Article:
A Durable Peace
The Jewish Heritage Library . . . for such a time as this. It seems that the whole world is turning on the Jewish people. Now more than ever, we need to understand the issues. . . and the nation...
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The Jewish Heritage Library . . . for such a time as this. It seems that the whole world is turning on the Jewish people. Now more than ever, we need to understand the issues. . . and the nation God has chosen to "be a peculiar people unto himself, above all the nations that are upon the earth" (Dt. 14:2). Our Jewish Heritage Library--a collection of extraordinary books written primarily by Jewish people on Jewish subjects--will supply facts the secular media often surpress and a perspective that may change the way you look at world events. This powerful, lucid, and meticulously documented work sets the record straight concerning Israel and the Middle East. Writing as an Israeli who wants a secure Israel at peace with its neighbors, Netanyahu traces the origins, history, and politics of Israel's relationship with the Arab world and the West, exposing some of the most common--and often shocking--myths and lies about the Arab-Israeli conflict.
This examination of the Middle East's troubled history traces the origins, development and politics of Israel's relationship with the Arab world and the West. It argues that peace with the Palestinians will leave Israel vulnerable to Iraq and Iran.
Benjamin Netanyahu's primer on pro-Israel politics is an updated version of an earlier book, A Place Among the Nations. There's a good reason for the revision, of course: in the years since the first book was published, Netanyahu has served as the prime minister of Israel. Yet A Durable Peace is not a stale politician's memoir. It's a resounding plea for Israel's acceptance as a full member of the world community, as well as a call for understanding its unique security needs. Netanyahu displays his knack--perfect for the television era but also helpful on these pages--for channeling complex ideas into pithy statements. Here's Netanyahu on the importance of Israel to the Jewish people: "If there had been a Jewish state in the first half of the [20th] century, there would have been no Holocaust. And if there had not been a Jewish state after the Holocaust, there would have been no Jewish future." On the need for Arab concessions in the peace process: "For the sake of peace, [the Arab states] must renounce their claims to part of the four ten-thousandths--.0004--of the lands they desire, which constitute the very heart of the Jewish homeland and the protective wall of the Jewish state." These are the statements of a skilled debater, and they represent a one-sided view of Middle Eastern politics. Yet Netanyahu also provides an excellent introduction to Zionism and the need to protect a small country against neighbors who have waged war against it. --John J. Miller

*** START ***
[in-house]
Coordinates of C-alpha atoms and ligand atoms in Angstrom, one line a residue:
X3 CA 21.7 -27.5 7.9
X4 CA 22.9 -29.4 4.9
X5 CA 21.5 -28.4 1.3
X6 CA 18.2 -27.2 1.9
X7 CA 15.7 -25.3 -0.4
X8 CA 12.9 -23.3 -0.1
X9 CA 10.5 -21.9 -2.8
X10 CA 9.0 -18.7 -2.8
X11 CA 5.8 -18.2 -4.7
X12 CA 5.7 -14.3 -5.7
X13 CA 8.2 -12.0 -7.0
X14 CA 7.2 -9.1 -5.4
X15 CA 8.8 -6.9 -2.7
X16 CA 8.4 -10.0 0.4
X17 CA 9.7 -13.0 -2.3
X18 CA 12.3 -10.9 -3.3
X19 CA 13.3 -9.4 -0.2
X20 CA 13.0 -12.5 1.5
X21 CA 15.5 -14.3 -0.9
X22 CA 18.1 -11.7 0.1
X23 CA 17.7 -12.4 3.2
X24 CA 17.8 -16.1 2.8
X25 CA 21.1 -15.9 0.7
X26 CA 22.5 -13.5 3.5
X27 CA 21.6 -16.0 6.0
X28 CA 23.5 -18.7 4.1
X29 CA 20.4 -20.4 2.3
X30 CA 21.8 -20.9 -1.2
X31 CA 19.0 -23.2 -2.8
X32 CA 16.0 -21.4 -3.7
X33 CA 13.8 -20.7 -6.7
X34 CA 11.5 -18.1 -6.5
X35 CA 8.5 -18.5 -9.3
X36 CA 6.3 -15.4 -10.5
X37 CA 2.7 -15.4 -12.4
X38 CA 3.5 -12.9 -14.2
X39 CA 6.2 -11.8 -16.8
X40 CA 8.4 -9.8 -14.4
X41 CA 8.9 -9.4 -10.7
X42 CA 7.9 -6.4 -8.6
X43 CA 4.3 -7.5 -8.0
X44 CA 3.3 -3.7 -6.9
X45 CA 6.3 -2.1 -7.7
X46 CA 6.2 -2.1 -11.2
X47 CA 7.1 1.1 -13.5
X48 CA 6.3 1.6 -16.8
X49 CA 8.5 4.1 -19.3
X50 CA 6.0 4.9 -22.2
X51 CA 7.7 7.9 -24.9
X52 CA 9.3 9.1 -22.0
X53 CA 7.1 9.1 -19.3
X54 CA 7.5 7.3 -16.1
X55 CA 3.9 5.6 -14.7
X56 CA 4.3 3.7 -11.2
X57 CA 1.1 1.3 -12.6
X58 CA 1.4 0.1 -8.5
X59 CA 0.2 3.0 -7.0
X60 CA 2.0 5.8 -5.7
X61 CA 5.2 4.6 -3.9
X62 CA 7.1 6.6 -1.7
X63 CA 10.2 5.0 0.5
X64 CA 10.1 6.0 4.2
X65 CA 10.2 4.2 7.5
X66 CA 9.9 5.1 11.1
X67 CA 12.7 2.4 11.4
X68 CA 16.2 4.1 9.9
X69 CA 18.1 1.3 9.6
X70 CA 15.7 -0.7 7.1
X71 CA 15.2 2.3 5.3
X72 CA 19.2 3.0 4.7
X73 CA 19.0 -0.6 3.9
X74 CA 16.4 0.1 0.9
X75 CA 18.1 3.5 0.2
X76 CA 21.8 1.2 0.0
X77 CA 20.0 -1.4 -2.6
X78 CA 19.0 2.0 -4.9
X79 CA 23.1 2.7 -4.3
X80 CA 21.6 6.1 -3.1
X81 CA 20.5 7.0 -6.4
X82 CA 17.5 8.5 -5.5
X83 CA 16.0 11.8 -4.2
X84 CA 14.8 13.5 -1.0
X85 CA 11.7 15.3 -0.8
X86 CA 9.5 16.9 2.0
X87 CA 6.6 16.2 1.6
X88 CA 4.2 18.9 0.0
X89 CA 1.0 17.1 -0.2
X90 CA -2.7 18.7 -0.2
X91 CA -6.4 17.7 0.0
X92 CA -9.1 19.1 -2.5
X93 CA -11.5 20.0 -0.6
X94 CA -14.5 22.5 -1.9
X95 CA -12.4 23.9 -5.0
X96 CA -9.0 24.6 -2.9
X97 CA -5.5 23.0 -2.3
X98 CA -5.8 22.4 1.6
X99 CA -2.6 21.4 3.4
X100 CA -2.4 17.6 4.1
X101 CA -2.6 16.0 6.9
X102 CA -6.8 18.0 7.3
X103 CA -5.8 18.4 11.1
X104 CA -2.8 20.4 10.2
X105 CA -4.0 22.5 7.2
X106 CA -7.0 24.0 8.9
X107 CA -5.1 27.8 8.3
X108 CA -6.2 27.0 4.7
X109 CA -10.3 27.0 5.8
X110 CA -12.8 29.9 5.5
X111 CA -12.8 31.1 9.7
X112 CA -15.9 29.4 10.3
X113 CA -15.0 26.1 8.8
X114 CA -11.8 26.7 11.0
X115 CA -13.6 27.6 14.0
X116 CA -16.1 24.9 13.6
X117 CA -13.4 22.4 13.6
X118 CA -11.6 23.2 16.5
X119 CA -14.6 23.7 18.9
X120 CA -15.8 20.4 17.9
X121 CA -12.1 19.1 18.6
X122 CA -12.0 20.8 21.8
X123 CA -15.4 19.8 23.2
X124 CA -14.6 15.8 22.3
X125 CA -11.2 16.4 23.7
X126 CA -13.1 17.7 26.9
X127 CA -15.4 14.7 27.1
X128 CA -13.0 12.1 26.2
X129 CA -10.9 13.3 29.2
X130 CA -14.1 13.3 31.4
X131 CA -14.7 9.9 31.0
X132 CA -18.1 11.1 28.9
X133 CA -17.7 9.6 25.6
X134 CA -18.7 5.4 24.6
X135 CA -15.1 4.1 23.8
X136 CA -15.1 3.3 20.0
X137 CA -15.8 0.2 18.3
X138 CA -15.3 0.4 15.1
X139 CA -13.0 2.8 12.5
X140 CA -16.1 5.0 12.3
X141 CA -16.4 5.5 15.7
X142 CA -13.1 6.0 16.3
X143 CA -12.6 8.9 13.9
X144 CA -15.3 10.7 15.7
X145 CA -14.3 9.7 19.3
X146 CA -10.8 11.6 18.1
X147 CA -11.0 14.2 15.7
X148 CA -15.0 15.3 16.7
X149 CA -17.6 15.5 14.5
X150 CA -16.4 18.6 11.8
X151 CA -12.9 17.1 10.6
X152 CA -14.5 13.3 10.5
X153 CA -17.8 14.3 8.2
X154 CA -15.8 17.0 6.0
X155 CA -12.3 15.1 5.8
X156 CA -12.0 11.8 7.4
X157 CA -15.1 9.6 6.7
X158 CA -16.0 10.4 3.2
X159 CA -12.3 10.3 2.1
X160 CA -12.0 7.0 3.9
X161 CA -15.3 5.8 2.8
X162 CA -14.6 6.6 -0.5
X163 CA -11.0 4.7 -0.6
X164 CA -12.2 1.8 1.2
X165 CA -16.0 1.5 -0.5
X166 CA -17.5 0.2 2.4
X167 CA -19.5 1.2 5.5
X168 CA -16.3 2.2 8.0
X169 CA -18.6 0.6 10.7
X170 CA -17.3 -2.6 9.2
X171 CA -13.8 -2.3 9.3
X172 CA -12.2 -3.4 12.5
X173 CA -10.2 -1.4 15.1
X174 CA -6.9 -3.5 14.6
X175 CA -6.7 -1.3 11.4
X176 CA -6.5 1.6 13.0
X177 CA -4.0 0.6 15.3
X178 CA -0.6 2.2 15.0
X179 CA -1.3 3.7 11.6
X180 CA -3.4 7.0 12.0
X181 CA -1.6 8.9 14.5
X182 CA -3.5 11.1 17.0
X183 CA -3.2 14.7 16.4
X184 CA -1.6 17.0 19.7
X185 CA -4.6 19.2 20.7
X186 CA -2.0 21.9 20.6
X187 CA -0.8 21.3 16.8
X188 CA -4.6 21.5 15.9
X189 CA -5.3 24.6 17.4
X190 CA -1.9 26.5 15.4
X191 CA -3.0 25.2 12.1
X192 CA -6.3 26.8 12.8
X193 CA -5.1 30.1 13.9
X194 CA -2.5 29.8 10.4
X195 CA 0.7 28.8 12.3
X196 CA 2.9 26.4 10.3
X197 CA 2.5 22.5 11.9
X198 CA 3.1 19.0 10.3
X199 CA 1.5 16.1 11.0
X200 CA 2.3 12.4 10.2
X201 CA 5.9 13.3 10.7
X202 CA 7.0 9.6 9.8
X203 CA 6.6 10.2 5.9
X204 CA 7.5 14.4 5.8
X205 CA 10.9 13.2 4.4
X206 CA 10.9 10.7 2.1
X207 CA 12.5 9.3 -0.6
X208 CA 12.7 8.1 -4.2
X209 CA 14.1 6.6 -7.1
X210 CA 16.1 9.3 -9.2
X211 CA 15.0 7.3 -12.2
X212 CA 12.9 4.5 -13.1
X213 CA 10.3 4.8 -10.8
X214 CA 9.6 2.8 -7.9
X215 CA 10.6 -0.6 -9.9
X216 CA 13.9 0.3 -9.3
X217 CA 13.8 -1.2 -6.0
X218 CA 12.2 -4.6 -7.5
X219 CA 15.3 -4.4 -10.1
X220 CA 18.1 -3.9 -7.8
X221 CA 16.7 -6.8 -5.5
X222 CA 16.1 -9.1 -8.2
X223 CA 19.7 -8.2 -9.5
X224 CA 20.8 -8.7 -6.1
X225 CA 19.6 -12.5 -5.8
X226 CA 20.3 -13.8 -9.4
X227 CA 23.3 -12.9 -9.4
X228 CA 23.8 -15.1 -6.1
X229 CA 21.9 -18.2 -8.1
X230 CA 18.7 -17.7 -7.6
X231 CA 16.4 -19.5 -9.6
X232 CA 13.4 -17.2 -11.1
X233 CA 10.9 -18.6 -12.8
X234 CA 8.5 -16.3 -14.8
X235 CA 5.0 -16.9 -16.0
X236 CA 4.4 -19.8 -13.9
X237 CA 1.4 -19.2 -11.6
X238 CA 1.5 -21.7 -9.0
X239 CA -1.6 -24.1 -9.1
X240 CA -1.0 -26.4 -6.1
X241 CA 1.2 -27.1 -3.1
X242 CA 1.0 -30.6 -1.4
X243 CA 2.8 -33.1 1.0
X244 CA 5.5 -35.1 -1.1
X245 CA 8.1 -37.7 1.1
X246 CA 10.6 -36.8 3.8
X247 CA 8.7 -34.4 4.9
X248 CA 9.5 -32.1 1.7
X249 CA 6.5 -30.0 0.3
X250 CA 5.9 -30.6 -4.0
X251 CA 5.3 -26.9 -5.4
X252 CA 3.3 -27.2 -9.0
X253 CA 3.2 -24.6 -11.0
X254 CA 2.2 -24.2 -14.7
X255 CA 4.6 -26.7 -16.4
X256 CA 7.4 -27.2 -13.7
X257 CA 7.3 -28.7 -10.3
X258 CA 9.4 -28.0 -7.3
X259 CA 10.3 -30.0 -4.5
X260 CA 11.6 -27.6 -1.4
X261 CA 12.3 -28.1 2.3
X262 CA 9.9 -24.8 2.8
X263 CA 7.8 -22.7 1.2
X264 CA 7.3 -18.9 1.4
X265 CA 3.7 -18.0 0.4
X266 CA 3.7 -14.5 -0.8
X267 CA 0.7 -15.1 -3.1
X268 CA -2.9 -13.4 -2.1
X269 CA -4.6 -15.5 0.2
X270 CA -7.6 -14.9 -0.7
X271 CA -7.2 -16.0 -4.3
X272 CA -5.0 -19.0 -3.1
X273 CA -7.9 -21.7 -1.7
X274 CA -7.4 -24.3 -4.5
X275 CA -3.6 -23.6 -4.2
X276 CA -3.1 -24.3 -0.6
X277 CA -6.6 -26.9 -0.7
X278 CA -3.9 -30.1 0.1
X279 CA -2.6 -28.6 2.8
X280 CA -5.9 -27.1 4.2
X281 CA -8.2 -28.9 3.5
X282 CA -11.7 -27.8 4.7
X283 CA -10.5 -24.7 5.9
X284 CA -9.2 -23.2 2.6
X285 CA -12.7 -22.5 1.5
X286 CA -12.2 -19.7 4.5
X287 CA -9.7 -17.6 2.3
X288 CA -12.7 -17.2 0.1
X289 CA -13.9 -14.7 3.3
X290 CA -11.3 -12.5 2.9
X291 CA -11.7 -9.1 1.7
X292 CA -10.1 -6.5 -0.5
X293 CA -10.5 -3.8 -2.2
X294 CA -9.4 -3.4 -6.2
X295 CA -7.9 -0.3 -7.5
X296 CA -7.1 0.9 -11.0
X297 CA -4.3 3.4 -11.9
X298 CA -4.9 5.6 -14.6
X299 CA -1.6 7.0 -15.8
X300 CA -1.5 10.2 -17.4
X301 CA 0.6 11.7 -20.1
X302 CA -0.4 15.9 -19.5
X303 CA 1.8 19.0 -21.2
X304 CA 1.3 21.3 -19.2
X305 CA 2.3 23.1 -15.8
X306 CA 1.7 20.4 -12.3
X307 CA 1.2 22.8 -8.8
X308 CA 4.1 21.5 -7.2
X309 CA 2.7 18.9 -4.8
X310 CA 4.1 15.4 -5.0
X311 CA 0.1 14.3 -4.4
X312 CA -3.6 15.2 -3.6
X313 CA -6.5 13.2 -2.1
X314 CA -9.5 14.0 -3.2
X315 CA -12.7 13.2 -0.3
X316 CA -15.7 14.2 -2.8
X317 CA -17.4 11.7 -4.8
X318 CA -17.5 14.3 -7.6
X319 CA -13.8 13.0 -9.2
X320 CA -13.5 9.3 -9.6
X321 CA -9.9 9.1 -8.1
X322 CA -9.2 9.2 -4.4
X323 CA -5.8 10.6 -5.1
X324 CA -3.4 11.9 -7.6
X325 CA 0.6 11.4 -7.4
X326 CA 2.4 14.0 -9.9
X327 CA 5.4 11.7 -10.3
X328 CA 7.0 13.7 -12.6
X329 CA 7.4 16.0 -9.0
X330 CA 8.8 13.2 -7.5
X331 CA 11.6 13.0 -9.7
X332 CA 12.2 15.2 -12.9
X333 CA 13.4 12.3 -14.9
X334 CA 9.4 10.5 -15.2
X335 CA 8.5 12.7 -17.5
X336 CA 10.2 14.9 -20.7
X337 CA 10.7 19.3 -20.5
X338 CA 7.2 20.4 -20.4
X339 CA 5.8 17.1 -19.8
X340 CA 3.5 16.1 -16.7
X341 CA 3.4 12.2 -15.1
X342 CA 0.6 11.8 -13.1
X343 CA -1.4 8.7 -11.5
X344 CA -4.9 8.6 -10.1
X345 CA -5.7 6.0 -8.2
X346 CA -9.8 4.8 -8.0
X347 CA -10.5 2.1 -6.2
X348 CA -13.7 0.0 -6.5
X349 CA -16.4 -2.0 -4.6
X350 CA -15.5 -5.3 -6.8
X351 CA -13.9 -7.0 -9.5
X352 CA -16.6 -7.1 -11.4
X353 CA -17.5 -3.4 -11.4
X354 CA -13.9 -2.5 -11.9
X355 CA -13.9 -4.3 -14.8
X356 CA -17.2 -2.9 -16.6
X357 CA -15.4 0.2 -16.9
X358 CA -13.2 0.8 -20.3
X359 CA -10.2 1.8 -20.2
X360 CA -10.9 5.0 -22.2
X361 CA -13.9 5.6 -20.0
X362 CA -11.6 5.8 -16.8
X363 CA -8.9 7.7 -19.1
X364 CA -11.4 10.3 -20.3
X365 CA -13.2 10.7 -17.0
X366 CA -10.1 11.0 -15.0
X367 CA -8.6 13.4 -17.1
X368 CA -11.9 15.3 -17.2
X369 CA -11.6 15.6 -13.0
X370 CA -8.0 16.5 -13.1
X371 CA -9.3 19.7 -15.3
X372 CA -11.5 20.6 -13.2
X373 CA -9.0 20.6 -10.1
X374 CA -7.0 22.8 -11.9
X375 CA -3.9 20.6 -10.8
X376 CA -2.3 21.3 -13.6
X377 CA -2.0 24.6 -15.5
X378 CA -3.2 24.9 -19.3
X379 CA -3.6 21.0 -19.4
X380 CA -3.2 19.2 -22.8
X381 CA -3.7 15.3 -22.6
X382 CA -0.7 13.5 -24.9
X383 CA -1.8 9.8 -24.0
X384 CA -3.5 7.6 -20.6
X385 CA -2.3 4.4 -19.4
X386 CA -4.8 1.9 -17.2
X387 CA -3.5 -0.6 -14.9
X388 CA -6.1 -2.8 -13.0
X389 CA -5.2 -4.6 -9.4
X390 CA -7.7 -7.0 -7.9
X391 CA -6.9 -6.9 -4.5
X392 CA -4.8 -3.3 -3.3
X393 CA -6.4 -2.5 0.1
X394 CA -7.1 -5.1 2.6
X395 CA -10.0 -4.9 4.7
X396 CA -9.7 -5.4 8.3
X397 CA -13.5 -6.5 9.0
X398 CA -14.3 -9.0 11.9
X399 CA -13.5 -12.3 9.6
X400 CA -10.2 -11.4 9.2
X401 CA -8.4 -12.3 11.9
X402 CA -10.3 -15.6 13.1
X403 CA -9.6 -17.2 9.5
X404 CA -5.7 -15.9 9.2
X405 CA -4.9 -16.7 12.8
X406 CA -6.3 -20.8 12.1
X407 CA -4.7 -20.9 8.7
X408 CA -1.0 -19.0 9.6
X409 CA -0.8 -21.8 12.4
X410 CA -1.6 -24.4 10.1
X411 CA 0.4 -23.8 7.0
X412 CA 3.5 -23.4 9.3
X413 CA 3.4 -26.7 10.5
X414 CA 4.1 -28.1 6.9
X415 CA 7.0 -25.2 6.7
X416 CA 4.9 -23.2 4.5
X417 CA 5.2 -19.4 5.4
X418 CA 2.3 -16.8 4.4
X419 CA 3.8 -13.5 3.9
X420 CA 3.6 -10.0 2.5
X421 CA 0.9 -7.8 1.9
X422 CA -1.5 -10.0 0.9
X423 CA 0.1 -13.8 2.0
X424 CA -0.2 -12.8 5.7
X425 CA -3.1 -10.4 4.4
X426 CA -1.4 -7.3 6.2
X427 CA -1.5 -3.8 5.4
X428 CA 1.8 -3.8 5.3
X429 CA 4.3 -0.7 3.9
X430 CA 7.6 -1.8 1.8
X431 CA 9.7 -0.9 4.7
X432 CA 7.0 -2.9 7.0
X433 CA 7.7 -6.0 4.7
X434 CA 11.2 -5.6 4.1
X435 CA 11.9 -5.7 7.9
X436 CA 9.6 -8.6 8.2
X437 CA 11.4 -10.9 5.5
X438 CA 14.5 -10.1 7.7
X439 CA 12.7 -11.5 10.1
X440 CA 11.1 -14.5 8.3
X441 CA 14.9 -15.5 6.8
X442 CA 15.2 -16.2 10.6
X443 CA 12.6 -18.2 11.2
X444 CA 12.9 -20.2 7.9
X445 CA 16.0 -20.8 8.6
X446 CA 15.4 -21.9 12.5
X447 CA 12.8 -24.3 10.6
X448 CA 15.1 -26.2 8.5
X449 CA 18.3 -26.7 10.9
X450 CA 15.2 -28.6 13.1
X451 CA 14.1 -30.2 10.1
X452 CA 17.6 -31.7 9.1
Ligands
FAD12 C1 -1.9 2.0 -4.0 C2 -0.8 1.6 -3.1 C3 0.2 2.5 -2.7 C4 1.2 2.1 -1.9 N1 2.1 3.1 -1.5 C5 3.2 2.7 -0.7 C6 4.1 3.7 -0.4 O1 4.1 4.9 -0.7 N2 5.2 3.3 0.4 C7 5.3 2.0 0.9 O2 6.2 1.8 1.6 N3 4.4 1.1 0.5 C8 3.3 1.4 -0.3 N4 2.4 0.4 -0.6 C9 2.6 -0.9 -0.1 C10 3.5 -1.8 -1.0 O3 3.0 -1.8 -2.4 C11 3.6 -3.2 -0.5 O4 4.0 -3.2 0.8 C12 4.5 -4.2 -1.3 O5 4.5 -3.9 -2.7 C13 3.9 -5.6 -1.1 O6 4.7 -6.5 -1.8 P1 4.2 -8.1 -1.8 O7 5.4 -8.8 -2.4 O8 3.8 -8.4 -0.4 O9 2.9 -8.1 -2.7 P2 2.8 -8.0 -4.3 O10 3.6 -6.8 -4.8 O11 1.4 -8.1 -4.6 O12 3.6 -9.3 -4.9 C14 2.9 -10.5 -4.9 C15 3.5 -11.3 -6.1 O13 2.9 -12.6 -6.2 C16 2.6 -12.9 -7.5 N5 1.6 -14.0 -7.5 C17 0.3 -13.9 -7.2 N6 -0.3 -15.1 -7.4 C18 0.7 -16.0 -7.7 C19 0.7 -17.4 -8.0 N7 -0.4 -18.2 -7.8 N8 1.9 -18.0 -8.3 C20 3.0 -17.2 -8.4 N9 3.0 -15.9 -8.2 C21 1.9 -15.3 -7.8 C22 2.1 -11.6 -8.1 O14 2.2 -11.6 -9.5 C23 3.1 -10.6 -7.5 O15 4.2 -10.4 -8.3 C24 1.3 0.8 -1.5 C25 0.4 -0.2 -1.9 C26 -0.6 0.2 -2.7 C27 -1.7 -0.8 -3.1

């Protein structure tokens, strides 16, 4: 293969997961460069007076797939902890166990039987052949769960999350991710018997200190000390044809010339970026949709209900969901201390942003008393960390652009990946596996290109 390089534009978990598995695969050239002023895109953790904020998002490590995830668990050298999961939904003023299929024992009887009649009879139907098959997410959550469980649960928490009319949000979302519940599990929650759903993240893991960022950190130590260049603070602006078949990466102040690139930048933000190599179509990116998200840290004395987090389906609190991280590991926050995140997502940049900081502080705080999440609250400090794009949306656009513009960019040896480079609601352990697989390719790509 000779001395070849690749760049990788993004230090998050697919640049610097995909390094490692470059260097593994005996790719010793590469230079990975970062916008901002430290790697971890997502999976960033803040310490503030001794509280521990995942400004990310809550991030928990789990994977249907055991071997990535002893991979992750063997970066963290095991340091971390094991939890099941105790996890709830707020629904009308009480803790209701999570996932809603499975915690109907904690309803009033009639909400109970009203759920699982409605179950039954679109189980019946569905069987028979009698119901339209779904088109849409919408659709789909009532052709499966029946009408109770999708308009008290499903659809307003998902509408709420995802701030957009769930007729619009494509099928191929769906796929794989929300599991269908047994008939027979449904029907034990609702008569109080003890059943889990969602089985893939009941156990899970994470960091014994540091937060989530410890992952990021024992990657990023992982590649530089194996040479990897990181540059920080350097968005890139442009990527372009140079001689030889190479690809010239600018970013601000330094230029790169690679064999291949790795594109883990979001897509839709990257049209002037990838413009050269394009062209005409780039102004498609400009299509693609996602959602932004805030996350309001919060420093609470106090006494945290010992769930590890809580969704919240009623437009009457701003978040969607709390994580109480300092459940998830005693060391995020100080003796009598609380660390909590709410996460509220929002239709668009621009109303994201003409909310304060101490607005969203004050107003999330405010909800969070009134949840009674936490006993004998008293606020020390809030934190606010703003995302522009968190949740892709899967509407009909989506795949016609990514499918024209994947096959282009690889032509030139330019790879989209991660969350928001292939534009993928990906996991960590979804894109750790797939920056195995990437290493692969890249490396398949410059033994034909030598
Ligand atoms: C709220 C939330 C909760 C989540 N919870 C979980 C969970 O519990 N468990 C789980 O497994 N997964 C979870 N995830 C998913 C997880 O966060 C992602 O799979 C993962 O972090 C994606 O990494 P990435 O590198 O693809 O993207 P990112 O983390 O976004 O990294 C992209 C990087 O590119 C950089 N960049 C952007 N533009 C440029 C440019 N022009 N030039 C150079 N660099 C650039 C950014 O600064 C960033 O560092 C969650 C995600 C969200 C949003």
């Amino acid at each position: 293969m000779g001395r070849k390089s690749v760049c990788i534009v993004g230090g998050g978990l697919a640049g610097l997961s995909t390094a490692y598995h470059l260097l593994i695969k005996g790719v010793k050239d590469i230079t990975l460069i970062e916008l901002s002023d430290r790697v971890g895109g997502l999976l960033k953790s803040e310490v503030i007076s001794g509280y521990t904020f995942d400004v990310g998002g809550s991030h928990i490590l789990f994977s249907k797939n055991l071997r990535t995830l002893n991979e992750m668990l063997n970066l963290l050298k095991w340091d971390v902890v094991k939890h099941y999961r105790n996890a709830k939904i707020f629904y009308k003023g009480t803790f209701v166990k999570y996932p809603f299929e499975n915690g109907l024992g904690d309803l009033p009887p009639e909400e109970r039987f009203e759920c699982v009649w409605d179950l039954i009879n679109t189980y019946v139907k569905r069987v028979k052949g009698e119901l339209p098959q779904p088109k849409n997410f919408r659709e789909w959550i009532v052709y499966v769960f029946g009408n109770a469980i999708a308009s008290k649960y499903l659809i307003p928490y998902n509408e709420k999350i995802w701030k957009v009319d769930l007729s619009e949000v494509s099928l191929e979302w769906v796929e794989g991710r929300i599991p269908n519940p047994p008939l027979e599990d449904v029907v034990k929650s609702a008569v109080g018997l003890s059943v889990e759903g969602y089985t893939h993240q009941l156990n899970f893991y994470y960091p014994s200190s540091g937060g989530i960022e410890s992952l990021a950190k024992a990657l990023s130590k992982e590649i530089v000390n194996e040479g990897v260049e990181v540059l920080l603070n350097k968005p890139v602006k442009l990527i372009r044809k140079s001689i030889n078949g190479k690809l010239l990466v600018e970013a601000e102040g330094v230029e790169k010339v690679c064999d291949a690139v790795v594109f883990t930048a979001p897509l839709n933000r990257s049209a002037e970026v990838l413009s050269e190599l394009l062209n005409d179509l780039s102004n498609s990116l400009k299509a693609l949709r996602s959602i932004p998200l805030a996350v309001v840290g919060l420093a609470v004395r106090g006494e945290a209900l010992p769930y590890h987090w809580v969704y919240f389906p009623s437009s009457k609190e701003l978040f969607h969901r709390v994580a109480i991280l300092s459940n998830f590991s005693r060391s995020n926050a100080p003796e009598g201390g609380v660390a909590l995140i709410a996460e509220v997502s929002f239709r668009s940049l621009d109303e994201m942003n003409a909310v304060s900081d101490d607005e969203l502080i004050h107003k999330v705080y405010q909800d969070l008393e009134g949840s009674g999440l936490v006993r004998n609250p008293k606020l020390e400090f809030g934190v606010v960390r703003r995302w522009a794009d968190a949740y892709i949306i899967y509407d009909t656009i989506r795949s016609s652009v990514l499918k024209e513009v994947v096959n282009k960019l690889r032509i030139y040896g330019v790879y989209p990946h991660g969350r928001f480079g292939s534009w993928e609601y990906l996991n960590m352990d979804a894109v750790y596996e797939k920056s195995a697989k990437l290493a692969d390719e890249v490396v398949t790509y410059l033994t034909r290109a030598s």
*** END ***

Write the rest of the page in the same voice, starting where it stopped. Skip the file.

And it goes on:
Benjamin Netanyahu is professor emeritus of Judaic studies at Cornell University and currently director of The Jonathan Institute. He is author of numerous books and studies in the field of medieval and modern Jewish history.